We’ve been interested in how to make the best use of rechargeable lithium batteries. Ranging from tech notes helping battery reuse, to a comparison of different types, to looking at how their end-of-life recycling will be different from lead-acid batteries. Not to mention countless project wins and fails in between. A recurring theme is the volatility of mistreated or misbehaving batteries. Seeing a number of EV battery packs stacked on pallets and shelves, presumably filled with cells of undetermined quality, fills us with unease. Like the rest of California, Chatsworth is under earthquake risk, and the town was uncomfortably close to some wildfires in 2019. Eric is quick to give assurance that employees are given regular safety training and the facility conforms to all applicable workplace safety rules. But did those rules consider warehouses packed full of high capacity lithium battery cells of unknown quality? We expect that, like the business itself, standards for safety will evolve.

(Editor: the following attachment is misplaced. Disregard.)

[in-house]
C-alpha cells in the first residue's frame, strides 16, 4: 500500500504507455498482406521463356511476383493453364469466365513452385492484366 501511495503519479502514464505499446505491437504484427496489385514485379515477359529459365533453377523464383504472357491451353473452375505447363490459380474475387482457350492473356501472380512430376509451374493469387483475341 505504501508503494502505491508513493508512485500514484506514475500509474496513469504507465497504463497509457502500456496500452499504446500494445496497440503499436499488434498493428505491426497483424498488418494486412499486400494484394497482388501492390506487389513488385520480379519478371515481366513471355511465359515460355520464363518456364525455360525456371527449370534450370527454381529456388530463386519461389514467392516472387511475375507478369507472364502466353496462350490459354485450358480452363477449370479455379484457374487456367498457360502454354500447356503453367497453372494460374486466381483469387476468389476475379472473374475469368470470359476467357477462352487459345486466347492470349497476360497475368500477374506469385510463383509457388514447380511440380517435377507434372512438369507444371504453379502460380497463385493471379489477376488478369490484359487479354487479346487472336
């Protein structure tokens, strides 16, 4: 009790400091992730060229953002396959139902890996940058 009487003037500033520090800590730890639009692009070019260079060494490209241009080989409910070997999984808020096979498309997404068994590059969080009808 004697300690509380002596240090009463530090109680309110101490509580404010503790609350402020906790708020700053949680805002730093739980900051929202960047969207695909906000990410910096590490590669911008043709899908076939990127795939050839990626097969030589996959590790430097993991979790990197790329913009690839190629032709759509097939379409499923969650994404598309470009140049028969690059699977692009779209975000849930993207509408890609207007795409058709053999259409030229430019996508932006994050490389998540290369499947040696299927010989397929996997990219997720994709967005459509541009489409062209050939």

Concerns on safety aside, a successful business here would mean electric vehicles have indeed given battery reuse a profitable economy of scale that tiny little cell phone and laptop batteries could not reach. We are optimistic that Eric and other like-minded people pursuing similar goals can evolve this concept into a bright spot in our otherwise woeful state of e-waste handling.
To describe the constraints on developing consumer battery technology as ‘challenging’ is an enormous understatement. The ideal rechargeable battery has conflicting properties – it has to store large amounts of energy, safely release or absorb large amounts of it on demand, and must be unable to release that energy upon failure. It also has to be cheap, nontoxic, lightweight, and scalable.